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        Unhealthy UK workers slash 4 years off their life

        Unhealthy UK workers slash 4 years off their life

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          Employees in the UK are shortening their life by more than four years because of their unhealthy diet and poor lifestyle choices.

          That is according to research by health insurance company PruHealth in association with consultancy firm Mercer.

          Entitled Britain’s Healthiest Company Report – the biggest study of employee lifestyle in the UK – it showed that UK workers have a “health age” of 4.1 years more than their actual age as a result of physical inactivity and poor dietary choices.

          The study measured the health of workers in shared offices by using the “Vitality Age” index, which estimates the number of years lost or gained by taking into account lifestyle choices and risk factors.

          It found that nearly one third of UK employees have three or more risk factors – which puts them in danger of developing serious health problems such as coronary heart disease or obesity.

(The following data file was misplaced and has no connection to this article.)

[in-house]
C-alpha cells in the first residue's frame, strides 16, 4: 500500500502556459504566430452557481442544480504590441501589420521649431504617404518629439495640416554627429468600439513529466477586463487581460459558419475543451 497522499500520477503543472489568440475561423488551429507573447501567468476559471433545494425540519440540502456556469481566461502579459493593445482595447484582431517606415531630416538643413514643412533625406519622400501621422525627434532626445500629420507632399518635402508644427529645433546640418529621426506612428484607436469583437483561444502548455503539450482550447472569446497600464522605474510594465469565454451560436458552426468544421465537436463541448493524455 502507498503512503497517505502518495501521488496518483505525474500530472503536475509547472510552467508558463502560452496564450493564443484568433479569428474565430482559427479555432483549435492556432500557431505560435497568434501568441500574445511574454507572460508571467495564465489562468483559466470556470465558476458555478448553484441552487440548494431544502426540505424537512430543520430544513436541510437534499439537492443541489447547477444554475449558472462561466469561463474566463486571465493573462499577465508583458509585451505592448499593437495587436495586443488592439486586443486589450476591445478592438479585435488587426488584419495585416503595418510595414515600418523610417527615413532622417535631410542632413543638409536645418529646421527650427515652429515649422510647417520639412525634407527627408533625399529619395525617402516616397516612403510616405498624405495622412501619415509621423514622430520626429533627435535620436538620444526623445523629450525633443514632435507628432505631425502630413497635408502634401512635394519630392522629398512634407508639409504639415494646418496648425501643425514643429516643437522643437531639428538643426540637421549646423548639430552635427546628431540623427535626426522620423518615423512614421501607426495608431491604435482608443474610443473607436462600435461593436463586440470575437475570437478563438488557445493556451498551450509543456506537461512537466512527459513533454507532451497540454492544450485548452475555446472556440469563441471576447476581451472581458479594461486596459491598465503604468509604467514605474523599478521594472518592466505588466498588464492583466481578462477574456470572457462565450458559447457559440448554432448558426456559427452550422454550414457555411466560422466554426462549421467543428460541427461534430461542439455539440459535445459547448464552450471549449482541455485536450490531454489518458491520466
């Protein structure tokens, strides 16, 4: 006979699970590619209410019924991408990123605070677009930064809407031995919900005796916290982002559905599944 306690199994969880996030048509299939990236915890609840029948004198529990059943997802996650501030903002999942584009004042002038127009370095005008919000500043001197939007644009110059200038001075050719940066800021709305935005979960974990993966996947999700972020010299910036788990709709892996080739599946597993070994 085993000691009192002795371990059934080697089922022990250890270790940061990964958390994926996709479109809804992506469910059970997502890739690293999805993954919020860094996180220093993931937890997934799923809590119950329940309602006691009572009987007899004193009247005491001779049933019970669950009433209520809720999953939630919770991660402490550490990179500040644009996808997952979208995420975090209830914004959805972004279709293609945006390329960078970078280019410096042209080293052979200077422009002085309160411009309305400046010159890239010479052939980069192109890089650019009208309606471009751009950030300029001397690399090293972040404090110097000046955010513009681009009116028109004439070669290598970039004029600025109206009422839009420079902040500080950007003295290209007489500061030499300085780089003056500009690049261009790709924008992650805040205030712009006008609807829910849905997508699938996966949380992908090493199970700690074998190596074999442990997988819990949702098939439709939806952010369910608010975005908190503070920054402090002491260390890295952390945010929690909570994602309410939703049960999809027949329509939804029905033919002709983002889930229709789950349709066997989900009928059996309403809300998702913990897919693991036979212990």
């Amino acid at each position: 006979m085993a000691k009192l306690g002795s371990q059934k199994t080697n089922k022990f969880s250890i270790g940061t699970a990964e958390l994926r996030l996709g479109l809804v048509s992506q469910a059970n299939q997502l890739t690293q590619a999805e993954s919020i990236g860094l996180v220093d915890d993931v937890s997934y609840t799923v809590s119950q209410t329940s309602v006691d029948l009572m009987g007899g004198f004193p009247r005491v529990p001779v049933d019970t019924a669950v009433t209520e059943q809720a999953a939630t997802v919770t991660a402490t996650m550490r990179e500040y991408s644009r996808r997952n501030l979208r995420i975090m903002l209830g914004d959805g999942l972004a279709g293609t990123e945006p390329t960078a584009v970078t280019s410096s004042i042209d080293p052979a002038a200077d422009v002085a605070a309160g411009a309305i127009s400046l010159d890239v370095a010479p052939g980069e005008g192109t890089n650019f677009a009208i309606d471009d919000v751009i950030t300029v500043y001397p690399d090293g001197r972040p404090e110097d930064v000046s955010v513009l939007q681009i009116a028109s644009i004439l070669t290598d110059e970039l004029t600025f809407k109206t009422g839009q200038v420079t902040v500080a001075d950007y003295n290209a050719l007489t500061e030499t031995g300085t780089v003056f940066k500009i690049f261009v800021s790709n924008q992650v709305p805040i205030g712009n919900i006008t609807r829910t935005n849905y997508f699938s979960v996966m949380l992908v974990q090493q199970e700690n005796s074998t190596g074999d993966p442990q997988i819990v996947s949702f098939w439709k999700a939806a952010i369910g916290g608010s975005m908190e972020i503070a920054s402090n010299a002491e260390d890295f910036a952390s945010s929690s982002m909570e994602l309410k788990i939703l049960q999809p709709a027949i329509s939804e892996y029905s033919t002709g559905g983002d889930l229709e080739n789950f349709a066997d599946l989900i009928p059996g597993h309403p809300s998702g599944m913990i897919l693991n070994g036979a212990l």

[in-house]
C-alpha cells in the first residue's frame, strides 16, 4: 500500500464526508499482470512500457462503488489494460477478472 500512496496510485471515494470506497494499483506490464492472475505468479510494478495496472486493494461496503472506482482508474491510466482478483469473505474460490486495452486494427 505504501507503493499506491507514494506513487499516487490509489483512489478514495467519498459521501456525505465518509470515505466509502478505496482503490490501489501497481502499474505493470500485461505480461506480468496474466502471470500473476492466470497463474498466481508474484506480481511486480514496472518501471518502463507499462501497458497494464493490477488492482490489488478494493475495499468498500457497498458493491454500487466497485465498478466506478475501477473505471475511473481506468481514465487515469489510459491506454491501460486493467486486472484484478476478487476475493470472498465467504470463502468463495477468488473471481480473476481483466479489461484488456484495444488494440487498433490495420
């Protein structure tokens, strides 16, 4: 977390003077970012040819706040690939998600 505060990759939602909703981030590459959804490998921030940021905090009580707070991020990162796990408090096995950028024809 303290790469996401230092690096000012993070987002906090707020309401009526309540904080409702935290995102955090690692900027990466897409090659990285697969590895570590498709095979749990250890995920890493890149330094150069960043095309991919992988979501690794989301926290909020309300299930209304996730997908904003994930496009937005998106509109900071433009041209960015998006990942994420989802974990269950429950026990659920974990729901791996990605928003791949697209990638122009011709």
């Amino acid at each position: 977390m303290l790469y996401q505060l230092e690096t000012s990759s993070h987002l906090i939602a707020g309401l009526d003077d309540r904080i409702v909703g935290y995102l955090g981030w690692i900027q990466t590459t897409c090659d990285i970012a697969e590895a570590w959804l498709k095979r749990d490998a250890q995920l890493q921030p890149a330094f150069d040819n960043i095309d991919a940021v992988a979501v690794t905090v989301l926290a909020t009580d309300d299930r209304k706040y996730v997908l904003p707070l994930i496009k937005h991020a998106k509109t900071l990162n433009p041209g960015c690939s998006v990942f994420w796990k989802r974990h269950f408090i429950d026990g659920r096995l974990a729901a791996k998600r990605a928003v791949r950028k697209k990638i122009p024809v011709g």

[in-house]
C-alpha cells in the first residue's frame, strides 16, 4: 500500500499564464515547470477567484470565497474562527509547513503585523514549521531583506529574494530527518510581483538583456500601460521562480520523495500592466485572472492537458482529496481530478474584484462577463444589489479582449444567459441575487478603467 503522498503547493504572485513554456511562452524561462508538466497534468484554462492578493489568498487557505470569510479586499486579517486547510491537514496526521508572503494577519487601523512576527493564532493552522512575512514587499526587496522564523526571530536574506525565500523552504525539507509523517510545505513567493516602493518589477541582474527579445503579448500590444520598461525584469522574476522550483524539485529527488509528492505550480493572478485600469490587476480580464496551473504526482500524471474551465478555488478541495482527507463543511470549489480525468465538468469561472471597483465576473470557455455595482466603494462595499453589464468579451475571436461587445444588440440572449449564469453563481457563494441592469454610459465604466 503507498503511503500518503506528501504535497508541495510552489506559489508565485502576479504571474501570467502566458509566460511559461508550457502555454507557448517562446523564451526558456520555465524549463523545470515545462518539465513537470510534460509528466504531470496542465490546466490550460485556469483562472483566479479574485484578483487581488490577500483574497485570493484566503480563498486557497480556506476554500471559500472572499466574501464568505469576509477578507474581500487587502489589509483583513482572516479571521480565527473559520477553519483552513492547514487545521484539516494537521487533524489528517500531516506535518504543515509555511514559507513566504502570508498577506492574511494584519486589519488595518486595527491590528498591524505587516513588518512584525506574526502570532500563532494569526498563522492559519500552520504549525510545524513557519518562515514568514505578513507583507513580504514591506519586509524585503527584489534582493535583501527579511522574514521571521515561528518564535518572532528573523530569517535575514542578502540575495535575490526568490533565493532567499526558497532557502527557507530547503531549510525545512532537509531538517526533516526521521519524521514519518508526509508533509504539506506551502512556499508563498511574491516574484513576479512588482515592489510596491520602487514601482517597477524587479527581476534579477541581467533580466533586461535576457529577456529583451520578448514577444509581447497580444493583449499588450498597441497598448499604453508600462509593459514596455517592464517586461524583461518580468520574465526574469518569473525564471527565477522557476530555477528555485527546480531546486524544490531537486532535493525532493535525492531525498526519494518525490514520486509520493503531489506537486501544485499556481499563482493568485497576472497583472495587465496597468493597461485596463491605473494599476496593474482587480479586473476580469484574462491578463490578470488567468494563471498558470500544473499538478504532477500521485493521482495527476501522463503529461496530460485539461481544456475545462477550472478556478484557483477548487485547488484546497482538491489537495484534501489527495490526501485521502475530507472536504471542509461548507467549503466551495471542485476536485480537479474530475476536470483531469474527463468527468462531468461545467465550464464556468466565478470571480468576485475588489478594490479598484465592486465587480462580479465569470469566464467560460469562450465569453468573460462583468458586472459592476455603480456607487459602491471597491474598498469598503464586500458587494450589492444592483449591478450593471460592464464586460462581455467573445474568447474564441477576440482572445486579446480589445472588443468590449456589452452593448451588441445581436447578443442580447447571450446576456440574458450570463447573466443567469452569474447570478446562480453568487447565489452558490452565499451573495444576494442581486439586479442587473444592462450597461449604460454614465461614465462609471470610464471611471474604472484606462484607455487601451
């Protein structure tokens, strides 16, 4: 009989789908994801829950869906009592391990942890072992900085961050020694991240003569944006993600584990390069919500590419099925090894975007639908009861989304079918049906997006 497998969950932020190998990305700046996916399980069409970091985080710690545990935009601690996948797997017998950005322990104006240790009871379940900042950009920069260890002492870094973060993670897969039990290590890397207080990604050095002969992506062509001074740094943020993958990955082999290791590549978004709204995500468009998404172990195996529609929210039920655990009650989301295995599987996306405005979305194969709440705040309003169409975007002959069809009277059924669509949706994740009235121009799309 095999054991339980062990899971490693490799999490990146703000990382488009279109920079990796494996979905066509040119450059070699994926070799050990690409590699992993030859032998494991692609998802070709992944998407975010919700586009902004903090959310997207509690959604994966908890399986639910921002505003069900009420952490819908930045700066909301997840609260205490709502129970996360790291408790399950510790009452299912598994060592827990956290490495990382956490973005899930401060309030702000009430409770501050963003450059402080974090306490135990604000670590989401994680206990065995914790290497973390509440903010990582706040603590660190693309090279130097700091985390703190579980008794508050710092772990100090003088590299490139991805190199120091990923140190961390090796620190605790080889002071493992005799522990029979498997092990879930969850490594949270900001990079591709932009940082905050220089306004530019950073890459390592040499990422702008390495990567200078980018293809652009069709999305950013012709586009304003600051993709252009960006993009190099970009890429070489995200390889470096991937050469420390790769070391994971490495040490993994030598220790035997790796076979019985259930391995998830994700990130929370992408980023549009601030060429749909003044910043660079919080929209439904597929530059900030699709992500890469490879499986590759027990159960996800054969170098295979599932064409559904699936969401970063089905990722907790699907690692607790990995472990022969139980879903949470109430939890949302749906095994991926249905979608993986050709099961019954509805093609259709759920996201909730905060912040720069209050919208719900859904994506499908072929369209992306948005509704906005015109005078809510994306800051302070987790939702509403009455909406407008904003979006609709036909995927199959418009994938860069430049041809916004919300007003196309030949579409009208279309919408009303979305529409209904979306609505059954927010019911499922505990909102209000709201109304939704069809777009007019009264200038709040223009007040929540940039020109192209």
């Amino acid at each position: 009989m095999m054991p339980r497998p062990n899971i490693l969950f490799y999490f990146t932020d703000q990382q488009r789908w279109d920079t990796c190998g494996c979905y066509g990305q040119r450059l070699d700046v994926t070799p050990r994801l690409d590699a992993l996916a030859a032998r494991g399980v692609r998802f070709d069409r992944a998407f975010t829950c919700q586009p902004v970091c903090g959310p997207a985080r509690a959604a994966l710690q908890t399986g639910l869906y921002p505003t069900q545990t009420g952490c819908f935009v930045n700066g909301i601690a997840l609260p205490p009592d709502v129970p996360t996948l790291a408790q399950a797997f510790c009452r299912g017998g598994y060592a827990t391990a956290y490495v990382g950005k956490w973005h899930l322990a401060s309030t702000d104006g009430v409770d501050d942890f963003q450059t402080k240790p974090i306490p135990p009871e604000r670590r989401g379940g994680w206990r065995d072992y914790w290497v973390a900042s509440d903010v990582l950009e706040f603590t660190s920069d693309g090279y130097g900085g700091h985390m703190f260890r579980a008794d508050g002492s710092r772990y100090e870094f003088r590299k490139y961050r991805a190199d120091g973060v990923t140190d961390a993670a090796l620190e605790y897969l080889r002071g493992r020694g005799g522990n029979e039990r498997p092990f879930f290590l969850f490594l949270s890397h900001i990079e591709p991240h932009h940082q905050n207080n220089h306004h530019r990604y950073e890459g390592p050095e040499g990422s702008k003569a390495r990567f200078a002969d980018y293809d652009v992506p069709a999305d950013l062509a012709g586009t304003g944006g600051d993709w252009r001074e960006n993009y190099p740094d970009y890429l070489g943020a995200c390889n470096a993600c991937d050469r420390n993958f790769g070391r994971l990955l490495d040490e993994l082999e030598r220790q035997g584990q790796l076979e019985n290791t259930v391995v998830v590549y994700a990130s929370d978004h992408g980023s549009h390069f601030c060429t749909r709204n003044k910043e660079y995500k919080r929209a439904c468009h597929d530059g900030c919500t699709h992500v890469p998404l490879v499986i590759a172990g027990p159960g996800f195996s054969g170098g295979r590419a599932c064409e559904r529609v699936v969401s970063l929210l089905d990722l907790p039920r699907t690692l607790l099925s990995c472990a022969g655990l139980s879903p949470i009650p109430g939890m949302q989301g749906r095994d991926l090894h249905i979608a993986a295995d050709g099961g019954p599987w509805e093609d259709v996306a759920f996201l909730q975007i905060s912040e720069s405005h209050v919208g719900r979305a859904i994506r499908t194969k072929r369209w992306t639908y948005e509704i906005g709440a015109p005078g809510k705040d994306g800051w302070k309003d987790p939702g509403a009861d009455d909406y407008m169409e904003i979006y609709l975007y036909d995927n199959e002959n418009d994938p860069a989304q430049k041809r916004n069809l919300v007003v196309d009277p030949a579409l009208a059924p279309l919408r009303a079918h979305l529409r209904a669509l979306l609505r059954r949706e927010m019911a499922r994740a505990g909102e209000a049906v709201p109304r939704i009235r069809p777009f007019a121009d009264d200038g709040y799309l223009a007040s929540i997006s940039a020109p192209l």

Indeed, being overweight is cited as one of the biggest problems with today’s staff, as more and more people take up sedentary, office-based jobs. This is further compounded by a lack of physical activity to counteract being seated all day.

          And while these issues can affect workers of all ages and sexes, the study found that men aged between 40 and 49 are most at risk.

          Neville Koopowitz, chief executive of PruHealth, warned employers that they would be financially burdened if they didn’t make a greater effort to improve the health of their staff members, as they would have to fork out for the rising cost of absenteeism.

          John Anderson, UK market business leader for health and benefits at Mercer, added: “The first step on this path is to embrace employee health improvement as a potential route to improving engagement and productivity.”

          Once employers have done this, the next step is to understand the size and nature of the issue, so that firms can adopt targeted health and wellbeing initiatives at work to address the topic before it gets out of hand, Mr Anderson advised.

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